Whenever May rolls around, my mind goes to a few places. There’s that initial, Yay, spring! Then, Yay, summer is almost here! But that pretty quickly devolves into, Oh, no, summer!
For those of us in the climate world, summer means two things: hurricanes and wildfires. And California Gov. Gavin Newsom expanded the state’s drought emergency Monday. You know what that means: We’re in for another hellish year. In fact, the National Interagency Fire Center is expecting “significant fire potential” across the state.
“[The drought] creates conditions that lead to a more receptive fuel bed that will manifest earlier in the year than when we get a ‘normal’ amount of rain,” said California Department of Forestry and Fire Protection Battalion Chief Issac Sanchez in a statement to Atmos. “The fuel moisture levels now are at levels that we usually see in late June.”
Welcome to The Frontline, where the impending disaster season looms. I’m Yessenia Funes, climate editor of Atmos. While no one’s safe from extreme wildfires—not even rich-ass celebrities—these wildfires don’t impact everyone equally. That’s true for the families trying to escape the inferno and the firefighters running into it—for the Black and Brown children whose vulnerable respiratory systems suffer from this pollution-filled air.
In March, new research found that wildfire smoke is more harmful to human health than from other sources, such as car exhaust. The team of scientists at UC San Diego’s Scripps Institution of Oceanography published this research in Nature Communications, highlighting the urgency of the uncontrollable wildfire crisis the West often faces once summer rolls around. This is especially alarming given the ongoing pandemic and California’s new emergency drought declaration in 41 out of 58 counties.
Smokey Bear said it best: “Wildfire season has already begun.” Where he’s wrong is that you and I can’t do much to stop it. Only the people in power can—and what they need to do is take bold climate action to reduce global greenhouse gas emissions. Otherwise, the ones who will suffer the most will be lower-income and BIPOC communities.
While history has shown us enough to expect that, researchers formally assessed wildfire impacts on communities and published their findings in a 2018 paper. More than 29 million people in the U.S. face the very real potential of an extreme wildfire. A fraction of those people—12 million, to be exact—would be devastated by such an event. That means they don’t have the financial means to rebuild from the ashes or the insurance to recuperate their losses. They may not have a vehicle to facilitate an evacuation. They’re at increased risk for a number of factors. Or perhaps they’re single-parent households or lack English skills. This is how the authors measured vulnerability.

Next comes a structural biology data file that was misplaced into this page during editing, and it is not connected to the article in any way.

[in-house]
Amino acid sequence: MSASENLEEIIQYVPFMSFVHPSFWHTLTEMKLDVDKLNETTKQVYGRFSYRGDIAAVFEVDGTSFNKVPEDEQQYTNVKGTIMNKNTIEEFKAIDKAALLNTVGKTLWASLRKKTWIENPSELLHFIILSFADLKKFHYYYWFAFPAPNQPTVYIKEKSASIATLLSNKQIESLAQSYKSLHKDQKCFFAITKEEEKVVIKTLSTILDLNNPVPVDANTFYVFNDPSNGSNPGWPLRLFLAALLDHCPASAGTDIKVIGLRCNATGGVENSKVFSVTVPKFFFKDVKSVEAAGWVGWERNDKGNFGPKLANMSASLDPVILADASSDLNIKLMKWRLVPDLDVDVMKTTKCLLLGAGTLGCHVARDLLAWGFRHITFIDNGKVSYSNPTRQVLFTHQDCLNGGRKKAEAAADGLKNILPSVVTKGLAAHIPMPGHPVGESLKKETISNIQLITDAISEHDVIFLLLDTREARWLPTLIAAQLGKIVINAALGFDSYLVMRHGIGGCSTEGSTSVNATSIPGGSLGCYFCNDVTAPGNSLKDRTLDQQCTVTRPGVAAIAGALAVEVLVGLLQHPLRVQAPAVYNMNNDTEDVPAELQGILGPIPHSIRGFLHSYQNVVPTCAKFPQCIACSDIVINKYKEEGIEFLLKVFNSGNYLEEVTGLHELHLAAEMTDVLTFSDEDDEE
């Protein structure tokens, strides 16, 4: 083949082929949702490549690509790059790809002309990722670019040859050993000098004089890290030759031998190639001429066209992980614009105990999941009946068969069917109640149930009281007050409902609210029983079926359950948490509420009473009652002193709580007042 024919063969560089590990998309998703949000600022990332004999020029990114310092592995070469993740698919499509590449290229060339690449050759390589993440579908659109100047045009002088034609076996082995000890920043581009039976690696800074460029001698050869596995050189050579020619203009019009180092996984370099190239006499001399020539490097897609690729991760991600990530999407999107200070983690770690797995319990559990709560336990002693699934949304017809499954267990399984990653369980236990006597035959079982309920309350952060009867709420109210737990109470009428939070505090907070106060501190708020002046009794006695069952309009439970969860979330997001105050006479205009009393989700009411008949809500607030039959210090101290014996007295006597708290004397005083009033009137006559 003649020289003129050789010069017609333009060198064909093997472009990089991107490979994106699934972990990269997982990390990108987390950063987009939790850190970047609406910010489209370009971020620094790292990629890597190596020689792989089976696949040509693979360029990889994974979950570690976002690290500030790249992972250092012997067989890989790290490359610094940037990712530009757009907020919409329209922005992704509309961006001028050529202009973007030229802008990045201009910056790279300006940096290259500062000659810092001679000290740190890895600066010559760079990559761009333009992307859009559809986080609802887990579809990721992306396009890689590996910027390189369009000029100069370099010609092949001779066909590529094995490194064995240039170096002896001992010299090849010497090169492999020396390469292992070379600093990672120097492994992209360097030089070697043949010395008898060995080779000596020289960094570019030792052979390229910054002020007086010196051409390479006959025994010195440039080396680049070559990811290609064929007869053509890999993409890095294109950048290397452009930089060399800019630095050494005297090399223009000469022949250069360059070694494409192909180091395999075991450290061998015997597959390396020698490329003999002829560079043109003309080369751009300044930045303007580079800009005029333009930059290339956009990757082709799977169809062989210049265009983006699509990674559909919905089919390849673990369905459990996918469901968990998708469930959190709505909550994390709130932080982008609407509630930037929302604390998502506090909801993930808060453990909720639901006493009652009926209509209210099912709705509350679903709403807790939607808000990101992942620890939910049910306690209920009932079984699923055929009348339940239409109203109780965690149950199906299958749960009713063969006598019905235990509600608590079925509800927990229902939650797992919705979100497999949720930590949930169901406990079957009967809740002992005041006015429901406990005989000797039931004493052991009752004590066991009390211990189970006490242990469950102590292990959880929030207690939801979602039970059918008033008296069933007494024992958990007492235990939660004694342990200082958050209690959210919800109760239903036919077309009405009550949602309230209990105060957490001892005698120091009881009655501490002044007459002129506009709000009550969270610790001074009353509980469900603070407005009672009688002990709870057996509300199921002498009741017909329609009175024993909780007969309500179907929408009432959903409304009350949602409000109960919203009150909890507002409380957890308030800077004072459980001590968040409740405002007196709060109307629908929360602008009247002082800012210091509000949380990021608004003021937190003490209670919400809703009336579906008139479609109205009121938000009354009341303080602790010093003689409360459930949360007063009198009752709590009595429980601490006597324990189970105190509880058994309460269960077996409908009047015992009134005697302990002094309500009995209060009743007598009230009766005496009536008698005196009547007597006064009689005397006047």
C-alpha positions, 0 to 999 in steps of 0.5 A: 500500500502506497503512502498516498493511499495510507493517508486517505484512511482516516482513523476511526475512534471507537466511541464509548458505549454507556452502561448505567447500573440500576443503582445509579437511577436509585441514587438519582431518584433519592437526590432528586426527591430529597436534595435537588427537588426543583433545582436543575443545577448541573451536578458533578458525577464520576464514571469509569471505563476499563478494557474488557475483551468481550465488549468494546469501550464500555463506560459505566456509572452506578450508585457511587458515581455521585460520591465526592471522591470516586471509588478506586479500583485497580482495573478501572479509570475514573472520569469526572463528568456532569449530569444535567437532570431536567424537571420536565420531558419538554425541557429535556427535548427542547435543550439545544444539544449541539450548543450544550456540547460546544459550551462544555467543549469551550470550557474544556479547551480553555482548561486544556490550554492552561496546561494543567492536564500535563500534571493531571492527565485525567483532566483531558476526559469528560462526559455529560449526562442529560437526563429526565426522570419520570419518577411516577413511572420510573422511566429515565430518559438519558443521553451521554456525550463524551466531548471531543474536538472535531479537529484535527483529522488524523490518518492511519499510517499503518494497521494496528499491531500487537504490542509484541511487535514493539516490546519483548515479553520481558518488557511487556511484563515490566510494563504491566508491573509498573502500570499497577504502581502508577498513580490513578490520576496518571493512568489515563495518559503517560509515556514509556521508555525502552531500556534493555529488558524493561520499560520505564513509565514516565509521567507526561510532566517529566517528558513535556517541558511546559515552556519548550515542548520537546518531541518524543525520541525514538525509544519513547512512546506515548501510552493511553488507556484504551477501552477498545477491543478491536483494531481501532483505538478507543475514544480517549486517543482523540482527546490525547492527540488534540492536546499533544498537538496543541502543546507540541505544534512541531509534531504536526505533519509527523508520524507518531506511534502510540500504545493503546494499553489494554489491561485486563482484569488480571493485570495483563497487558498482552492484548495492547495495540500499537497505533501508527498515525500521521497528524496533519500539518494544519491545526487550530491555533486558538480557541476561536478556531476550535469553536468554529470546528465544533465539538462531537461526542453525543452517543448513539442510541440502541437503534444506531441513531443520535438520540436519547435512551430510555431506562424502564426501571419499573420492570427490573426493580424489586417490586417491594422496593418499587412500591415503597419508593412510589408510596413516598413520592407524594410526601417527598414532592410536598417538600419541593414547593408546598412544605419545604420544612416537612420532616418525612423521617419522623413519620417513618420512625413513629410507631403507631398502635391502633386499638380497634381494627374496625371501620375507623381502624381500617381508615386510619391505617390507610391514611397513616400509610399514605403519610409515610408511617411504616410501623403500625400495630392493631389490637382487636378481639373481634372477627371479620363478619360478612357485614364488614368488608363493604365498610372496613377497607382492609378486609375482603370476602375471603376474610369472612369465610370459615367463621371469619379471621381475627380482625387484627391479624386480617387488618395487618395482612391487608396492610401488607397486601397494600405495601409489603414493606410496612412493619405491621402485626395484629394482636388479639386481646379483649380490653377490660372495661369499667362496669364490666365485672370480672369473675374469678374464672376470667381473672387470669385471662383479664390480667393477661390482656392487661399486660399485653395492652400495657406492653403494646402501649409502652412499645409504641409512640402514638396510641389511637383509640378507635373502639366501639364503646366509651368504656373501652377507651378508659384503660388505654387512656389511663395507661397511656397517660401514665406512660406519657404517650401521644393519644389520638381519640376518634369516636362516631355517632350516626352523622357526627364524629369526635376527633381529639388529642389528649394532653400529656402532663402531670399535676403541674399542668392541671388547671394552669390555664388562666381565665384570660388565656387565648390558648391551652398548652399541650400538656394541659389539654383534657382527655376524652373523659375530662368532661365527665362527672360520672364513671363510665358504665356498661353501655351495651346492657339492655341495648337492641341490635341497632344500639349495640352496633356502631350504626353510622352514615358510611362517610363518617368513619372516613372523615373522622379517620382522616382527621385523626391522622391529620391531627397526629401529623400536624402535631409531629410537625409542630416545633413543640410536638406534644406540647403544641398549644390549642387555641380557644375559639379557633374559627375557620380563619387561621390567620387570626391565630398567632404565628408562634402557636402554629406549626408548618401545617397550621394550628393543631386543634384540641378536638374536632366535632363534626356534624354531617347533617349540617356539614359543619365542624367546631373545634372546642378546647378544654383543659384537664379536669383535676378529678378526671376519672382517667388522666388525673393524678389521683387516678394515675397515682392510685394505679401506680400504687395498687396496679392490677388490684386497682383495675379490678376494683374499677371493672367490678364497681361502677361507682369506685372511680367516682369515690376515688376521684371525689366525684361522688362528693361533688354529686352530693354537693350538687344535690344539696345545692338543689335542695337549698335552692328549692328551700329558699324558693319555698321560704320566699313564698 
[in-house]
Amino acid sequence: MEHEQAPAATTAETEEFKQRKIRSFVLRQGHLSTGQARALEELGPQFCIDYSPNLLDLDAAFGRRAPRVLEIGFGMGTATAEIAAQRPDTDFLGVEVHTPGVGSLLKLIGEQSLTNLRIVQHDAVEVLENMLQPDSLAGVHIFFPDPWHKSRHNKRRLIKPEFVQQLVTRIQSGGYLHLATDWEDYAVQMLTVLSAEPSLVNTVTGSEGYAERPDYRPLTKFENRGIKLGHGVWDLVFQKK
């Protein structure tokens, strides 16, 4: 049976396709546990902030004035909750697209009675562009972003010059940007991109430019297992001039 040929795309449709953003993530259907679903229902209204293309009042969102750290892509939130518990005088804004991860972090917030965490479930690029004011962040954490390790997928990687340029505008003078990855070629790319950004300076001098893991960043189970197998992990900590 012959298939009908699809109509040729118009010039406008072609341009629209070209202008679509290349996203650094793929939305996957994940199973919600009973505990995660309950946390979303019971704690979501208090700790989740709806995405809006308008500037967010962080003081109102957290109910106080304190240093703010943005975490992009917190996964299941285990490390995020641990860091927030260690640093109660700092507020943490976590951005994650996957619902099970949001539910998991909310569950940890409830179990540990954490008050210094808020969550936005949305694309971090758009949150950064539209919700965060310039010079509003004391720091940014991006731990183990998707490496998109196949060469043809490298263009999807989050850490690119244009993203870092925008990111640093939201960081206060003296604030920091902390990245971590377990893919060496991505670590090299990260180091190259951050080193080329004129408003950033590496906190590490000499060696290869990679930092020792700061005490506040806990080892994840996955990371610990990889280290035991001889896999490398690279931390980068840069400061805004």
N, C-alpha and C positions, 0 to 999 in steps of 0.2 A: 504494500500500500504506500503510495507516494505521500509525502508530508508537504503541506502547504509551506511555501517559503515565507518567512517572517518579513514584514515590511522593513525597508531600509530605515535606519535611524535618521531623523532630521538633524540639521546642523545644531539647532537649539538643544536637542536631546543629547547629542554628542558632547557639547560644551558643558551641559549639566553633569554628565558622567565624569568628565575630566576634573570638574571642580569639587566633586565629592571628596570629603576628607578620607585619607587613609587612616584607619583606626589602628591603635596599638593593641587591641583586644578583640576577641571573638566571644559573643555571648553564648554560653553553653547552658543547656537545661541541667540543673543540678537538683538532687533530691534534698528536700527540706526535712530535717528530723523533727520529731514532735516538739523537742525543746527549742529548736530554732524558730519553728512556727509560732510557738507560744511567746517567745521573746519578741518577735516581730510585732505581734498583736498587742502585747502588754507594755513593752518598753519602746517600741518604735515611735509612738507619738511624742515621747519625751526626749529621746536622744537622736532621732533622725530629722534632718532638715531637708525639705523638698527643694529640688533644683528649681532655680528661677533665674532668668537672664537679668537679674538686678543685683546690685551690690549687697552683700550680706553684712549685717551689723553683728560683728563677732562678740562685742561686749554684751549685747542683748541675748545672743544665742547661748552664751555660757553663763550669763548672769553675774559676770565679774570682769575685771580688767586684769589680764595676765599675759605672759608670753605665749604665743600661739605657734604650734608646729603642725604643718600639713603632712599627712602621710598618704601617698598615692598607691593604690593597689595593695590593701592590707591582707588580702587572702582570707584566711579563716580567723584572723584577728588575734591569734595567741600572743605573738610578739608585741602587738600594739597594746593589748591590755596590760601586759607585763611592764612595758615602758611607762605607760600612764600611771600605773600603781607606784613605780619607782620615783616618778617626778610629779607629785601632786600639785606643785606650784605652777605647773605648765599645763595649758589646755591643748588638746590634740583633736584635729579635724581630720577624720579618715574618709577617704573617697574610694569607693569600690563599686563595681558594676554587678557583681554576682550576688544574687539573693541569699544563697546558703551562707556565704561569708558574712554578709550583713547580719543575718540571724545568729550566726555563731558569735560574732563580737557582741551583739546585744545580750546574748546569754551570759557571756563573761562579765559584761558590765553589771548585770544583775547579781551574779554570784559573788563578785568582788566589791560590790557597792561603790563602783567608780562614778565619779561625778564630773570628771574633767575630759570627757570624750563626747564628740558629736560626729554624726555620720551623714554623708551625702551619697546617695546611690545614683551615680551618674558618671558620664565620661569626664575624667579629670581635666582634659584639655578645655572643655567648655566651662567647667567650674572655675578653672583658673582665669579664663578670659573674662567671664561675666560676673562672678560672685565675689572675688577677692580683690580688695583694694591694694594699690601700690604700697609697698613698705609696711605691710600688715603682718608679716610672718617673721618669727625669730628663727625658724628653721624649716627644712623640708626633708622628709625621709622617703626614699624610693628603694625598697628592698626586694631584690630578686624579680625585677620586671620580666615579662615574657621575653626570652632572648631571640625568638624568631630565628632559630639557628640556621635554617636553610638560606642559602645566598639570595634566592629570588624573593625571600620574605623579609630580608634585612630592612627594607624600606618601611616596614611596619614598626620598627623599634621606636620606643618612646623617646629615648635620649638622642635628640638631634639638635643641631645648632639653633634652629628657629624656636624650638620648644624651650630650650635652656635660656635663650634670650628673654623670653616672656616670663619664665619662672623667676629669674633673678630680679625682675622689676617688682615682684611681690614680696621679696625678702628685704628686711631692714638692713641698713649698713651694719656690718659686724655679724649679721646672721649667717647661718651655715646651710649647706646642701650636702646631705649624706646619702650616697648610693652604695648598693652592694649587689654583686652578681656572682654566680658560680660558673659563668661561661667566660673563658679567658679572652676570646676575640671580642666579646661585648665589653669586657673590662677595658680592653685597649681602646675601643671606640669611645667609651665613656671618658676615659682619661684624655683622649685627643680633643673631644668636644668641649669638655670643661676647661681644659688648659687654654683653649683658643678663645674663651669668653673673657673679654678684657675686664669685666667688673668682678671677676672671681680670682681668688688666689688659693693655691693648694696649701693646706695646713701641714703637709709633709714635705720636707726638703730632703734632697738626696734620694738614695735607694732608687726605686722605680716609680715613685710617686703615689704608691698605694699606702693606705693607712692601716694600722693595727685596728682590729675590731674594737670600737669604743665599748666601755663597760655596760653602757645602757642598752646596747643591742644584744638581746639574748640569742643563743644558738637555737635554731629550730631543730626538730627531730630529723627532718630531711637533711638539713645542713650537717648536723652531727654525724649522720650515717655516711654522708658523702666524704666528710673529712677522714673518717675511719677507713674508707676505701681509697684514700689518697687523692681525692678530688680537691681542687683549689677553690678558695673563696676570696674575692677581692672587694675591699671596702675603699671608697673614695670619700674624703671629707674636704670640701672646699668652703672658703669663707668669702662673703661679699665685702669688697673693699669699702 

And race has got everything to do with it: An area’s vulnerability increased as its population included more Black, Latine, and Native American populations. The whiter the data, the less vulnerable.
This reality is critical as we enter this year’s wildfire season, especially with California’s worsening drought. Community members aren’t the only ones at risk. Across the West, several states—including California and Arizona—use prison labor to help fight wildfires. The pandemic has complicated California’s Fire Camp program as mandatory 14-day quarantines must take place before the incarcerated firefighters can head to camp post-training. There has also been a “continued drop,” Sanchez said, in the number of incarcerated firefighters. The California Department of Corrections and Rehabilitation has fully vaccinated more than 67 percent of its population, but it doesn’t break down the data by the fire camp populations. The training centers, at least, have around half of their populations fully vaccinated.
The state is looking to hire an additional 1,400 firefighters to staff crews, Sanchez said. Every day these firefighters—incarcerated or free—head to an active fire, they put their lives at risks. That risk has only increased with the pandemic, which continues to rage on. In California, alone, 33 people died last year. More than four million acres burned—every particle of organic matter drifting off with the winds where it can end up in someone’s lungs. This may not kill people overnight, but the exposure is a slow kind of death—the kind that kills more than four million people a year. Research has linked increased exposure to air pollution to higher COVID-19 death rates though scientists have yet to publish anything on exposure to wildfire smoke, in particular.
Air pollution is no joke, especially as a highly contagious virus that attacks our respiratory systems is mutating with the hopes of killing more of us. As we embark on the worst time of year for climate disasters, let’s not forget—and let’s stay vigilant. Injustice is, unfortunately, inevitable. At least for now.